“Railroad Brings Life to Linwood”

Carroll County Times article for 10 April 1994

By Joe Getty


BY J. P. GARNER, 1895

“Progress! Improvement! These are the watchwords of life. “Grapple them to thy soul with hoops of steel.” To progress is to live. Retrogression is darkness, death. The talismanic power of this age is the spirit of advancement. The magnificence of its work in the last three decades is beyond all precedent. The wilderness has been made to blossom as the rose; the desert to bring forth as a garden; villages and towns have been born in a day, and like Minerva from the head of Jove, have come into existence with full powers, equipped with all the conveniences and elegancies of large cities. History is but a record of the ceaseless striving of man to bring his life more and more in contact with the eternal harmonies.”
With these words, J. P. Garner introduced his “History of Linwood” published in the Carroll Record in 1895. It is part of a series of community histories
The years 1861 and 1862 are memorable ones in the history of this community. They mark the completion of the W. M. R. R. to Union Bridge. A new impetus was given to life; by this, Linwood became possible. It is virtually the creation of steam, and most a dutiful child it has proved to be.

The late Reuben Haines, then a man prominent in the affairs of the country, at once took hold of the project, became a director in the company and for services rendered was granted the privilege of a siding at this point. Two warehouses were immediately erected, and the place was called Linwood station from the name of Haines’s farm. The railway office was given to John Q. Senseney, who carried on a general warehouse business until 1865, when he sold the stand and a building lot to David Utz, who erected the first dwelling house, a modern frame structure, and remained in the business only till fall.

Wm. Hiteshue was the next owner who held it less than a month. Josiah Englar, then doing business in Cumberland, Md., seeing in the location an excellent opening, became purchaser, and moved down in 1866, his brother Jonas, in the mean time taking charge of affairs. Englar remodeled and enlarged the dwelling house, as it is now in the occupancy of his widow, Mrs. Caroline Englar. He also opened a general grocery store in connection with his warehouse trade. In 1866 Washington Senseney wishing to retire from active life bought several lots and erected the buildings on what is now the John N. Weaver property. His enjoyment of this was brief, his death occurring in 1868. Jonas Englar, following the example of Senseney, bought land on the opposite side of the road, built a home in 1870 and resided thereon until his death in 1886.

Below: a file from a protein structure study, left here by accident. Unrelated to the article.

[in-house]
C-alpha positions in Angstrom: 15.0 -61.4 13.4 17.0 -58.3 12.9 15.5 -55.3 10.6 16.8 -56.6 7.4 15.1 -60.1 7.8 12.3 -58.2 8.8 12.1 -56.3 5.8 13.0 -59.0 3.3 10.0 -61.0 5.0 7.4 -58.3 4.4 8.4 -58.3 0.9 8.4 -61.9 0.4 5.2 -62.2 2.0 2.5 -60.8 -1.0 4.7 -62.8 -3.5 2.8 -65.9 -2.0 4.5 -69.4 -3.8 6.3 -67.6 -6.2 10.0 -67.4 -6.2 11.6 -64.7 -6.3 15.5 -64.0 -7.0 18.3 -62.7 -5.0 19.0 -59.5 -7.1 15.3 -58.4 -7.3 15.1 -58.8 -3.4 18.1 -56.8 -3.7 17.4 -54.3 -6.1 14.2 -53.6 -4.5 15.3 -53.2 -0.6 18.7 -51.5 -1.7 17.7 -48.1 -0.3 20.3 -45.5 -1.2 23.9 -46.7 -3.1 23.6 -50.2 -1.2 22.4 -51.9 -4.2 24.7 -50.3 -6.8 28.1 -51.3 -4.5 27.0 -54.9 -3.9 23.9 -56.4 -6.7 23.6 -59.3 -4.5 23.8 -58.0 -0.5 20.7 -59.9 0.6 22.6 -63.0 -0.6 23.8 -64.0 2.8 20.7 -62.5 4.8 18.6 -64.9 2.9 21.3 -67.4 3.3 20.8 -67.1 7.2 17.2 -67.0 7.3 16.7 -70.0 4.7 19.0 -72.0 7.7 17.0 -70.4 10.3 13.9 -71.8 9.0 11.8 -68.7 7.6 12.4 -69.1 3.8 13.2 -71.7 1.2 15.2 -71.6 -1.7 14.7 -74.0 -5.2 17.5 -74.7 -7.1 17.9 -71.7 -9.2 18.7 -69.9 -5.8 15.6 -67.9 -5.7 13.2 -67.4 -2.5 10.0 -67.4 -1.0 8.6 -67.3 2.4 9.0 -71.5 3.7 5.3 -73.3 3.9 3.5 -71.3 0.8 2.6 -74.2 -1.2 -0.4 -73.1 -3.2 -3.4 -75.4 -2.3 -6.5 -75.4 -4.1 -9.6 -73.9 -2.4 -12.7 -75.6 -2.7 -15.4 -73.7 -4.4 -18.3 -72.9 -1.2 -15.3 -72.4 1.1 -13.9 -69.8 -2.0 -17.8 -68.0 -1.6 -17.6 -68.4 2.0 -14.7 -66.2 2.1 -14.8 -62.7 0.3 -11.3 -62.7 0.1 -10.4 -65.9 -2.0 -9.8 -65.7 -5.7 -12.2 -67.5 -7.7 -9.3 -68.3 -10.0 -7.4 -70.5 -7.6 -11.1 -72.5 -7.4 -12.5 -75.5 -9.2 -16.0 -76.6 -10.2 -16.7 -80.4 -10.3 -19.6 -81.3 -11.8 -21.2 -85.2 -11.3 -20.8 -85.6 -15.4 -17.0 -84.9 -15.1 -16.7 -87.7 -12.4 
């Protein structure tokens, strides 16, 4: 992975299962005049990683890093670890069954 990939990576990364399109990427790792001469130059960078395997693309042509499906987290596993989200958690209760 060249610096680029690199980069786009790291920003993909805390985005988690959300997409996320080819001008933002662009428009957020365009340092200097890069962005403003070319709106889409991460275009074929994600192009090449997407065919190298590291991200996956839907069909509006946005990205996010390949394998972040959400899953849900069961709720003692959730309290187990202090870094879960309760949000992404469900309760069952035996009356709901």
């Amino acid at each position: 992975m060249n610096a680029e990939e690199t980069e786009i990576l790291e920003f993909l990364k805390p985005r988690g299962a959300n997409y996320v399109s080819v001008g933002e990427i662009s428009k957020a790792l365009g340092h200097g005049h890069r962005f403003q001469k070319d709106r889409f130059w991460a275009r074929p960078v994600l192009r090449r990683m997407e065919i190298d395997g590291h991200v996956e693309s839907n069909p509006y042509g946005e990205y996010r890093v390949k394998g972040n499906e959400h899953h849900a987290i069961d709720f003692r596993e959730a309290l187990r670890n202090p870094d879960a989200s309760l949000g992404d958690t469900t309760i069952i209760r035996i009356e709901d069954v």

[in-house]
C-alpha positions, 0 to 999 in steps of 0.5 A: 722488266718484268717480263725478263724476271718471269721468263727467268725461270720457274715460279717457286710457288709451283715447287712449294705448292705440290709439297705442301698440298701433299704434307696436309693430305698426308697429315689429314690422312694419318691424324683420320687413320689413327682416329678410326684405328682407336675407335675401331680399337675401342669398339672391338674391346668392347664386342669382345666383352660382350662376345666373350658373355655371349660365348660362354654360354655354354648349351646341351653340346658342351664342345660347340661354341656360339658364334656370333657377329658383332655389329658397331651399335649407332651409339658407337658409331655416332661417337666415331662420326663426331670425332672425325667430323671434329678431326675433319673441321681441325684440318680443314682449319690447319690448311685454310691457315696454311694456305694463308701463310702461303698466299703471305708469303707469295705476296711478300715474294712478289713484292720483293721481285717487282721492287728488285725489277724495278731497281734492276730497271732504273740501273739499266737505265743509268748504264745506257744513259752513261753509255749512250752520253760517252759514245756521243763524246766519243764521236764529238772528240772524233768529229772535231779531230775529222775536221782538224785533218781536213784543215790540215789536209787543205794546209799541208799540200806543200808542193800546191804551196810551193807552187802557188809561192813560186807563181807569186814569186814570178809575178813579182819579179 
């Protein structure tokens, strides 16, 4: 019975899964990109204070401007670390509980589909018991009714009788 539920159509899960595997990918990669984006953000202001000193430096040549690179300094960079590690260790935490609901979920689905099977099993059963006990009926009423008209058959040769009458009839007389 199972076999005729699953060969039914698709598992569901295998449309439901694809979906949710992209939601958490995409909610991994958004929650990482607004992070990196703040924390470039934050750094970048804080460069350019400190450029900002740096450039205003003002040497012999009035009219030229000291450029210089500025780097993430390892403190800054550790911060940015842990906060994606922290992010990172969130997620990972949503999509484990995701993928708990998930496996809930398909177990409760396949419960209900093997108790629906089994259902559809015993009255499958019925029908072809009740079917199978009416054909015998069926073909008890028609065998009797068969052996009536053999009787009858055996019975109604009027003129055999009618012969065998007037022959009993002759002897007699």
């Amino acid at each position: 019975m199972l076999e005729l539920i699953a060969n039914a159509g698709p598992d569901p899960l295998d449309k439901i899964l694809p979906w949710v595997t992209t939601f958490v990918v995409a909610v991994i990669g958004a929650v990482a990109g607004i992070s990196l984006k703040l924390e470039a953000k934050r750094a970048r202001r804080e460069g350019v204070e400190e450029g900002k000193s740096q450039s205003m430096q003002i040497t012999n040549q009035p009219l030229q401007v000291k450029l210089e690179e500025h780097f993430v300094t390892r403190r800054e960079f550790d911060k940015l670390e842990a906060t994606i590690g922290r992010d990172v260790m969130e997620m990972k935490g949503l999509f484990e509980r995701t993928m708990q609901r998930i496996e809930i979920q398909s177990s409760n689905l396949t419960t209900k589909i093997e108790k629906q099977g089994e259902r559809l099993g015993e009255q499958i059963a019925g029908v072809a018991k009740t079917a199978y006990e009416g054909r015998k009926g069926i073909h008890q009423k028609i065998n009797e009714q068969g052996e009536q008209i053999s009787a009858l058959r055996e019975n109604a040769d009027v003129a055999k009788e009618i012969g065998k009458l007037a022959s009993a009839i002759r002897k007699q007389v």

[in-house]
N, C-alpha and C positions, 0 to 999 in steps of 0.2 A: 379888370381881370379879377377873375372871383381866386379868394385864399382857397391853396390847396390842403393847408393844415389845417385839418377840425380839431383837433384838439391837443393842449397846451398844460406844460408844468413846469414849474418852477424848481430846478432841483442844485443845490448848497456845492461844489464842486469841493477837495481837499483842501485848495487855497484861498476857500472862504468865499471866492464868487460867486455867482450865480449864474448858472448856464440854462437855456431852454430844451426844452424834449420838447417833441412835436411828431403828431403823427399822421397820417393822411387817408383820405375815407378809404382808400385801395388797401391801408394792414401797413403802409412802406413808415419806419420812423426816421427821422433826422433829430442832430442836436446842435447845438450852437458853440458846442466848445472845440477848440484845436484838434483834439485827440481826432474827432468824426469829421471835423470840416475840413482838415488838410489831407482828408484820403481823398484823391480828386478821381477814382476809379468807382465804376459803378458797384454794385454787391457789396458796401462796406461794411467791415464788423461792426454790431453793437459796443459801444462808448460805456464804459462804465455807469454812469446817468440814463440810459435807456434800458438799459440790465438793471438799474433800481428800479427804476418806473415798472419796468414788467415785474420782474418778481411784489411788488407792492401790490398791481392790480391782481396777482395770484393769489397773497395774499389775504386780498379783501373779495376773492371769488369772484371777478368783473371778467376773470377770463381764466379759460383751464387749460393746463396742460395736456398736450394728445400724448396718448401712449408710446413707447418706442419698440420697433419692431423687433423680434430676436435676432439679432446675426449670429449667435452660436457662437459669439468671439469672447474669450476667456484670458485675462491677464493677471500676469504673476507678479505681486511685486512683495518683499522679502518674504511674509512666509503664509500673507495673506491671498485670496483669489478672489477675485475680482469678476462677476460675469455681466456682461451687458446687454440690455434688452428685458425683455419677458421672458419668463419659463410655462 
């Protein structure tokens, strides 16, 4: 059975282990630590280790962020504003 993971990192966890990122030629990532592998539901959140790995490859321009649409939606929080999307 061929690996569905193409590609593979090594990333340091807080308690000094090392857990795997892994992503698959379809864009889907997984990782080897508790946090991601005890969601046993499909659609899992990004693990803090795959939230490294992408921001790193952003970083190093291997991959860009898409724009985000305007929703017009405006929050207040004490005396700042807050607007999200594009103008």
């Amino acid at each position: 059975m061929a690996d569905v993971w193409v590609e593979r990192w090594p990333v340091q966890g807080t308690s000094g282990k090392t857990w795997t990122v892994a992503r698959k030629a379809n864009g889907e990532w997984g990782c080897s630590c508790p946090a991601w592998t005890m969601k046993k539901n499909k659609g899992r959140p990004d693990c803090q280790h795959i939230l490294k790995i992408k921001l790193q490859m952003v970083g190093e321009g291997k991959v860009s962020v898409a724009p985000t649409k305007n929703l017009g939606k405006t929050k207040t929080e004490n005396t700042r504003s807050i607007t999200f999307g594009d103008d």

A new store room was built on the warehouse property in 1877, to meet the demands of the constantly increasing trade. A general line of goods was kept under the firm name of Josiah Englar and son. Upon the the death of the senior member of the firm in 1879, Nathan Englar succeeded to the business. A further incentive to trade was given the place in 1876 by the opening of a store on ground bought off of the Rockland tract by D. F. Albaugh, Mr. Albaugh was also largely engaged in the manufacture of ice cream for a number of years.

Other fine residence have been built; other trades and occupation have been taken up at different times. A few have had their day and closed with it, while others have been continued successfully. Artisans representing almost any craft can be found in the place. You could hardly call amiss for an article. An thing can be made from an improved chicken coop up to a steam engine; the manufacturer of fertilizer, and plumbing are important industries, the former represented by Englar & Rinehart and latter by Jos. L. Haines & Son. The centre of trade is in the handling of country produce. Joseph Englar succeeded his father in the ware house, and greatly enlarged the business. In 1882 the rope and pulley for the unloading of grain became obsolete, and upon the site of the old building was constructed one of the finest elevators along the W. M. R. R. When the road was first built it was prophesied that Franklin Street would be brought up to Linwood. In the ease with which all kinds of produce are handled, in the variety handled, and in the exactness of the methods used, this famous street “of ye olden time” has been much more than reproduced in our midst. A ready market can be found here for everything from the contents of the thrifty house wife’s rag-bag to the finest cereals grown in Carroll and Frederick counties.

Photo Caption 1: The village of Linwood is nestled along Little Pipe Creek in the Priestland Valley. In contrast to its isolated rural charm of today, J.P. Garner described the village as a symbol of progrss and improvement during the late 19th century.
Photo Caption 2: The coming of the railroad was instrumental in the founding of Linwood, according to J.P. Garner” history written in 1895. This photograph was taken about 1910 and shows the railway station built in 1885 and the grain elevator built in 1882.
Photo Caption 3: Nathan Englar stands with his son Ray on the porch of the Linwood house that he built in 1885. Its prominence in the community was highlighted by second empire style architectural features, including the steep mansard roof, bracketed cornice and ornamental porch trim.